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Times of India
Unlike `Eddelu Manjunatha,' which was mostly based on funny dialogues, director Guruprasad has chosen a serious story of an orphan boy who aspires to build a family to lead a happy life. He brings strangers home so that they he can have a family of his own. But his efforts fail as they look for the money he had kept at home at the cost of relationship.
With a good script and narration, director Guruprasad has done a good job by weaving the story that has comedy, sentiment, attachment and detachment in life. The story is foucssed on Dhananjaya (Dhananjaya), an orphan, who brings home Panche Sastry alias Ramachandra (Rangayana Raghu) to be his father, Seethamma (Vatsala Mohan) to be his mother and Gayathri (Sumitra Devi) as his sister. He already has at home Hanuma ('Ramya Chiatra Kala' Ram), a mentally retarded person, to be his elder brother.
Dhananjaya brings Rs 52 lakh home earned from playing cards. Ramachandra, Seethamma and Gayathri hatch a plan to share the amount. The story takes a curious turn here when we come to know that Hanuma is not mentally retarted, but a normal person. All the four hatch a plan to kill Dhananjaya for the money and share it later. Suddenly, we come to know that the four are the characters created by director Guruprasad to drive home the point that relationships break for money.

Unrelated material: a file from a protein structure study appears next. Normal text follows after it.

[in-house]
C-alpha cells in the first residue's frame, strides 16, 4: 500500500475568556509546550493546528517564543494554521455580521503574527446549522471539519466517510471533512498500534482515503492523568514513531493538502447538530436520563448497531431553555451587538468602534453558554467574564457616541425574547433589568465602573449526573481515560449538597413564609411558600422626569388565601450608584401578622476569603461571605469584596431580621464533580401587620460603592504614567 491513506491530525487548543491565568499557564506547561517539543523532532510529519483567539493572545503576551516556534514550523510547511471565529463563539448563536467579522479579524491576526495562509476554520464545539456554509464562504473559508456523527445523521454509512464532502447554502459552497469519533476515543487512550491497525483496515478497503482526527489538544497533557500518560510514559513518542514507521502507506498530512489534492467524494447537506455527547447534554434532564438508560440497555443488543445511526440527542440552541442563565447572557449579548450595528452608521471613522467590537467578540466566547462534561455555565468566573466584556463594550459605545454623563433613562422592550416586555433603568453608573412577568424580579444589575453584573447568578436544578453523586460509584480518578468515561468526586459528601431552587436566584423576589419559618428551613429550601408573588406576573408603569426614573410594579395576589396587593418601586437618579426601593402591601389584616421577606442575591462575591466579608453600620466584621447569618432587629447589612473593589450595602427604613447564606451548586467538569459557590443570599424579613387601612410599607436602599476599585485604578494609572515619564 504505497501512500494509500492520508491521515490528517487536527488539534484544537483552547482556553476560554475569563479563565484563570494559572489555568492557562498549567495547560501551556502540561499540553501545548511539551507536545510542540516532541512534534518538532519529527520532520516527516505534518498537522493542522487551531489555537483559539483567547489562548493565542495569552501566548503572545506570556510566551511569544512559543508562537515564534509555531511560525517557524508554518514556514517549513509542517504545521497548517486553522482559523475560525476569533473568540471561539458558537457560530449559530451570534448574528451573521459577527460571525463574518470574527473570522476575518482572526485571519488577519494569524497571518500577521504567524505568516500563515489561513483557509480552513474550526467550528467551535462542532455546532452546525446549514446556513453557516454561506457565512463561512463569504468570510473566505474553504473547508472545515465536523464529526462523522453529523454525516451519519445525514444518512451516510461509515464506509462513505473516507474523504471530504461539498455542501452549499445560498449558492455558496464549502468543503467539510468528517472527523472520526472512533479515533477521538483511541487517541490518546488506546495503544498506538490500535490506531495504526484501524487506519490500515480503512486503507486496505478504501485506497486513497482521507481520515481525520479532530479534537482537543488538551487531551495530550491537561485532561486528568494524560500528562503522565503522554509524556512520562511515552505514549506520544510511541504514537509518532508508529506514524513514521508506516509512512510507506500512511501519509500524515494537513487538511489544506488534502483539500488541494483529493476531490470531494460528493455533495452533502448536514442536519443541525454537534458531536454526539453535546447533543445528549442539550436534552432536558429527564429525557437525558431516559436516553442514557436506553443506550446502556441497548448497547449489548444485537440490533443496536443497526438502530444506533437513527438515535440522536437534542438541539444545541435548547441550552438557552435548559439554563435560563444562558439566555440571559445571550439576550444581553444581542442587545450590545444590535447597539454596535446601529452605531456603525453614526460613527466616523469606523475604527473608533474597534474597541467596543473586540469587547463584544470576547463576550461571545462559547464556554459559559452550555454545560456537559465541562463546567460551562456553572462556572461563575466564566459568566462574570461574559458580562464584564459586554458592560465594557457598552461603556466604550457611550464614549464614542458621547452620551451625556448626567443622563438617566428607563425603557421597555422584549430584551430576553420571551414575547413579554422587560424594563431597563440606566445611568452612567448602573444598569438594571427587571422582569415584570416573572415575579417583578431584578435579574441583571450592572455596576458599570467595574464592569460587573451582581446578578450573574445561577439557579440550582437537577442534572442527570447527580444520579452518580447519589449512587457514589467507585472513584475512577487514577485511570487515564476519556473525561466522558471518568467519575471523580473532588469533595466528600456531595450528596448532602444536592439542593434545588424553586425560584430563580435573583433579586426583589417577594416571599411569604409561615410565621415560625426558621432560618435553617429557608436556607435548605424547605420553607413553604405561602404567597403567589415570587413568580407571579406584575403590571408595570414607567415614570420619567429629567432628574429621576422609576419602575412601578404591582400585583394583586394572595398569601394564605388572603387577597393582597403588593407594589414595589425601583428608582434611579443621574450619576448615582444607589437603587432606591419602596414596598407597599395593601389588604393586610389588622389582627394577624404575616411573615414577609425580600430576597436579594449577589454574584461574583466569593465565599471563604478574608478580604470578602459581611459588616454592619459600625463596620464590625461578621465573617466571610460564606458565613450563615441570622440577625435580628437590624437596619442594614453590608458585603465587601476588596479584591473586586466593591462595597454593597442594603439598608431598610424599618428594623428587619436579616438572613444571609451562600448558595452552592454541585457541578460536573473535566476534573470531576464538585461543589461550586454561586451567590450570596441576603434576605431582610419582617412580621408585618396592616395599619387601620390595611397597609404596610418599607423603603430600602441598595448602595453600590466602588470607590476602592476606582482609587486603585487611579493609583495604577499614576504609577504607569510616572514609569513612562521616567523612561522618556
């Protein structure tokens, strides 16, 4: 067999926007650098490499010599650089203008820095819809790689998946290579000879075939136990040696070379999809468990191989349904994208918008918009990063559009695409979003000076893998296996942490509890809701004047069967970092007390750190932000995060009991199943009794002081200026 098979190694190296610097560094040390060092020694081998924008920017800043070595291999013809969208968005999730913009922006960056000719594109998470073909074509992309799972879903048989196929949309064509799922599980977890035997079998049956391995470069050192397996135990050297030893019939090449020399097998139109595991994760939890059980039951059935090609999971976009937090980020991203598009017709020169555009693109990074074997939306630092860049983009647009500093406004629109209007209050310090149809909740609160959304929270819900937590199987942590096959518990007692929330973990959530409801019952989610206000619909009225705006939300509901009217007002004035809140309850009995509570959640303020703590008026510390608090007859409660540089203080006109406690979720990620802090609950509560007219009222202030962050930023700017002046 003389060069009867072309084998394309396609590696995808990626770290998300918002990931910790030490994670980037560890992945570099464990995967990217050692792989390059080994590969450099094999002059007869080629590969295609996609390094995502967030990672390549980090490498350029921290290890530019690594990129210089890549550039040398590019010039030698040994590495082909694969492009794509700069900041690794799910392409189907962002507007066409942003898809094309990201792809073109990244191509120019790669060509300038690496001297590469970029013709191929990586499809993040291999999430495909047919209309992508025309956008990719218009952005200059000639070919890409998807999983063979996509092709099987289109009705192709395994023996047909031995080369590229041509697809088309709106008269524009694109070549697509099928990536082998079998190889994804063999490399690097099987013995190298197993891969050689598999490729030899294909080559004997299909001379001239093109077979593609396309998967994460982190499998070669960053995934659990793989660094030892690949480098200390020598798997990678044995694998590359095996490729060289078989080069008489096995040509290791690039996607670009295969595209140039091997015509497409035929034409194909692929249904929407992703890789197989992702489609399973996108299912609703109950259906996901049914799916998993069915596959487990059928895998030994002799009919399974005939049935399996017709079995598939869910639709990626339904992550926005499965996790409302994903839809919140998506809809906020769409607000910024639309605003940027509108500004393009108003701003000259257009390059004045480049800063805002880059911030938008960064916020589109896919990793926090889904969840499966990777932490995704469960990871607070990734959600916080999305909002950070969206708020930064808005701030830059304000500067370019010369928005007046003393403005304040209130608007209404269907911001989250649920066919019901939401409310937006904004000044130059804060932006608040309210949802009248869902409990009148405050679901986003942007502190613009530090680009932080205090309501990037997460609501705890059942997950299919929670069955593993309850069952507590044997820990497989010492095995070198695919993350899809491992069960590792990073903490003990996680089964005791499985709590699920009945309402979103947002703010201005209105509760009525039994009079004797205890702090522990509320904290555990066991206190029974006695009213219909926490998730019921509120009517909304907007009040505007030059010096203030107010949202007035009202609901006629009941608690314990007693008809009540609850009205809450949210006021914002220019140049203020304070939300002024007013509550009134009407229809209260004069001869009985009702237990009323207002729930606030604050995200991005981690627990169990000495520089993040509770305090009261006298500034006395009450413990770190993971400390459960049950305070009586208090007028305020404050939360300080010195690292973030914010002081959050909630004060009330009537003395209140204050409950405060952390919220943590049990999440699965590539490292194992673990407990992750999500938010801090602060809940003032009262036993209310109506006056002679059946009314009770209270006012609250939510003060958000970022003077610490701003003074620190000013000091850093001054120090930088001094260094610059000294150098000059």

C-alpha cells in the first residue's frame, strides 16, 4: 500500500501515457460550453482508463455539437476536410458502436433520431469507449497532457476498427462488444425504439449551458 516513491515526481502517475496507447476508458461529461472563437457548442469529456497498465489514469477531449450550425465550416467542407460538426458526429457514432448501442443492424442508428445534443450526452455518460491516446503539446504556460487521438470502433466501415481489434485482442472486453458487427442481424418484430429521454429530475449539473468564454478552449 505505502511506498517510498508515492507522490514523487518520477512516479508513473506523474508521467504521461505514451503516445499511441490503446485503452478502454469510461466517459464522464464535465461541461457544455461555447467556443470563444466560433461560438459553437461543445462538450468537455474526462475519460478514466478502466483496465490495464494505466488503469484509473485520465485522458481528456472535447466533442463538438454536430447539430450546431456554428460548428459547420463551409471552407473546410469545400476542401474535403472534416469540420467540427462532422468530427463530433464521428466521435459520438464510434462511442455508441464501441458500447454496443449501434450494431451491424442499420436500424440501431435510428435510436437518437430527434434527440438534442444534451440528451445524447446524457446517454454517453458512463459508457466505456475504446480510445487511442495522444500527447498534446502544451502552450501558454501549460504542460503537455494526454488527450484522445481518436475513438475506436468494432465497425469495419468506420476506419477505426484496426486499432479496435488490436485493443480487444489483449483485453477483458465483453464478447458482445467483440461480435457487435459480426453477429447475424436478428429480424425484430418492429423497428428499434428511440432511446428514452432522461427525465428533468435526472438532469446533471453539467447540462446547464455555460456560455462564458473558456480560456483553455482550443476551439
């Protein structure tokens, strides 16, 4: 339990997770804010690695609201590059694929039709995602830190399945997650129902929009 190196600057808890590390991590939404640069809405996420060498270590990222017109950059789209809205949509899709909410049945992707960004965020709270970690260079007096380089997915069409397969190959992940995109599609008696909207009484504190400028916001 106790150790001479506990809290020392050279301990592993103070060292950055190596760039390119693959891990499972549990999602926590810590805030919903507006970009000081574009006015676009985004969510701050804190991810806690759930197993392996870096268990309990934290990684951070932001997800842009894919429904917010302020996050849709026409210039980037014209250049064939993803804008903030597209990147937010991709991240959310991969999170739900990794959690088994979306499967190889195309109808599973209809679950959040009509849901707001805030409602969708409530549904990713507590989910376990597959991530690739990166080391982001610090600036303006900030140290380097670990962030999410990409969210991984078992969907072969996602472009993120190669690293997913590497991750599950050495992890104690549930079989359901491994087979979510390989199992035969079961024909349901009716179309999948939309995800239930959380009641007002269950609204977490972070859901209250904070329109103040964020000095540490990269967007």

But the four want their characters changed so that the story ends on a positive note. Does the director agree to it? Dhananjaya has done remarkably well in his debut movie. Vatsala Mohan shines in a typical hosewife's role. Sumitra Devi is impressive. But Rangayana Raghu beats others with his brilliant portrayal of Panche Shastry (Ramachandra). Pooja Gandhi appears in a dance sequel to the poem Kannalle Yeshtothu Nekthiya. Anup Sileen has given a good background music. Camera by Mahendra Simha and editing by B S Kepmeraju are positive points in the movie.